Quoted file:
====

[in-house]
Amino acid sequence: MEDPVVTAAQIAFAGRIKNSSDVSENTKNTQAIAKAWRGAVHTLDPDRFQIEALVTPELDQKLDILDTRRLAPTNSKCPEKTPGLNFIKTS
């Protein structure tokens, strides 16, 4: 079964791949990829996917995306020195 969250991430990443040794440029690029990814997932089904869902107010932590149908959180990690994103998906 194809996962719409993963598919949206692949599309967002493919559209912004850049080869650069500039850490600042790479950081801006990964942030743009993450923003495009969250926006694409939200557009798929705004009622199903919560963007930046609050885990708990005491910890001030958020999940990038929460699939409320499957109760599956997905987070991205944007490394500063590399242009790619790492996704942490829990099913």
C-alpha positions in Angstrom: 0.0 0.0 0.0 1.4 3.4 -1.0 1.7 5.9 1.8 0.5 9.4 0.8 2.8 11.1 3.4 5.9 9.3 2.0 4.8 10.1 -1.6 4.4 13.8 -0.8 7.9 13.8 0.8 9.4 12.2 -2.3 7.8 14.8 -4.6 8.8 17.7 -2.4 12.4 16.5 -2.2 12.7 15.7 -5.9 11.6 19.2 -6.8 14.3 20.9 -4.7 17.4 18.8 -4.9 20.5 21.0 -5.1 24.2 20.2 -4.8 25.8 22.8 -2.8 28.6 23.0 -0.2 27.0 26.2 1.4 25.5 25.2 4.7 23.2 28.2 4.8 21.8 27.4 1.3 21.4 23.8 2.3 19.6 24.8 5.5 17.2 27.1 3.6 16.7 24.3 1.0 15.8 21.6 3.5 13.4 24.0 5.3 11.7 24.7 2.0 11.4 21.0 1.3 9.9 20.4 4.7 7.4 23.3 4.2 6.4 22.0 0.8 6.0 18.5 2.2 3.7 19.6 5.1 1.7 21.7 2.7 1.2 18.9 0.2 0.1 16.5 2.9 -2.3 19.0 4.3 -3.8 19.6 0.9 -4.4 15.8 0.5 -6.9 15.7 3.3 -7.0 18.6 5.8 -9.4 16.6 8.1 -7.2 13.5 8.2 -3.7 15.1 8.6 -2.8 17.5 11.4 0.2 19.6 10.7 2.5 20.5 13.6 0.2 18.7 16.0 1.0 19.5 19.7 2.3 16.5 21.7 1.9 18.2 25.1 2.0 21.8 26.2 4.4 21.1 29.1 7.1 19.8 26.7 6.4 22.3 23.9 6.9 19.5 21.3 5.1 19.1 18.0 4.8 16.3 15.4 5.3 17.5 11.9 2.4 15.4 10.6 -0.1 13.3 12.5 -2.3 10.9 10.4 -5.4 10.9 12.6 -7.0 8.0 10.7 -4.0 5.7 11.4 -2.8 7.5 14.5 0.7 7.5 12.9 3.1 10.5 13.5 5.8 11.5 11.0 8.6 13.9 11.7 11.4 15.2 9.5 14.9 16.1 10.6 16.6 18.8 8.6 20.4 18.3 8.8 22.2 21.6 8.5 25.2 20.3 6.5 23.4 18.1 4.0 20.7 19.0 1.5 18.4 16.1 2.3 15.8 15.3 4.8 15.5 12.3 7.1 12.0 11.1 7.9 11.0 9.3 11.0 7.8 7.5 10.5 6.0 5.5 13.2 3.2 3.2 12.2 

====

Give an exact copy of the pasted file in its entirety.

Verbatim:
[in-house]
Amino acid sequence: MEDPVVTAAQIAFAGRIKNSSDVSENTKNTQAIAKAWRGAVHTLDPDRFQIEALVTPELDQKLDILDTRRLAPTNSKCPEKTPGLNFIKTS
């Protein structure tokens, strides 16, 4: 079964791949990829996917995306020195 969250991430990443040794440029690029990814997932089904869902107010932590149908959180990690994103998906 194809996962719409993963598919949206692949599309967002493919559209912004850049080869650069500039850490600042790479950081801006990964942030743009993450923003495009969250926006694409939200557009798929705004009622199903919560963007930046609050885990708990005491910890001030958020999940990038929460699939409320499957109760599956997905987070991205944007490394500063590399242009790619790492996704942490829990099913």
C-alpha positions in Angstrom: 0.0 0.0 0.0 1.4 3.4 -1.0 1.7 5.9 1.8 0.5 9.4 0.8 2.8 11.1 3.4 5.9 9.3 2.0 4.8 10.1 -1.6 4.4 13.8 -0.8 7.9 13.8 0.8 9.4 12.2 -2.3 7.8 14.8 -4.6 8.8 17.7 -2.4 12.4 16.5 -2.2 12.7 15.7 -5.9 11.6 19.2 -6.8 14.3 20.9 -4.7 17.4 18.8 -4.9 20.5 21.0 -5.1 24.2 20.2 -4.8 25.8 22.8 -2.8 28.6 23.0 -0.2 27.0 26.2 1.4 25.5 25.2 4.7 23.2 28.2 4.8 21.8 27.4 1.3 21.4 23.8 2.3 19.6 24.8 5.5 17.2 27.1 3.6 16.7 24.3 1.0 15.8 21.6 3.5 13.4 24.0 5.3 11.7 24.7 2.0 11.4 21.0 1.3 9.9 20.4 4.7 7.4 23.3 4.2 6.4 22.0 0.8 6.0 18.5 2.2 3.7 19.6 5.1 1.7 21.7 2.7 1.2 18.9 0.2 0.1 16.5 2.9 -2.3 19.0 4.3 -3.8 19.6 0.9 -4.4 15.8 0.5 -6.9 15.7 3.3 -7.0 18.6 5.8 -9.4 16.6 8.1 -7.2 13.5 8.2 -3.7 15.1 8.6 -2.8 17.5 11.4 0.2 19.6 10.7 2.5 20.5 13.6 0.2 18.7 16.0 1.0 19.5 19.7 2.3 16.5 21.7 1.9 18.2 25.1 2.0 21.8 26.2 4.4 21.1 29.1 7.1 19.8 26.7 6.4 22.3 23.9 6.9 19.5 21.3 5.1 19.1 18.0 4.8 16.3 15.4 5.3 17.5 11.9 2.4 15.4 10.6 -0.1 13.3 12.5 -2.3 10.9 10.4 -5.4 10.9 12.6 -7.0 8.0 10.7 -4.0 5.7 11.4 -2.8 7.5 14.5 0.7 7.5 12.9 3.1 10.5 13.5 5.8 11.5 11.0 8.6 13.9 11.7 11.4 15.2 9.5 14.9 16.1 10.6 16.6 18.8 8.6 20.4 18.3 8.8 22.2 21.6 8.5 25.2 20.3 6.5 23.4 18.1 4.0 20.7 19.0 1.5 18.4 16.1 2.3 15.8 15.3 4.8 15.5 12.3 7.1 12.0 11.1 7.9 11.0 9.3 11.0 7.8 7.5 10.5 6.0 5.5 13.2 3.2 3.2 12.2 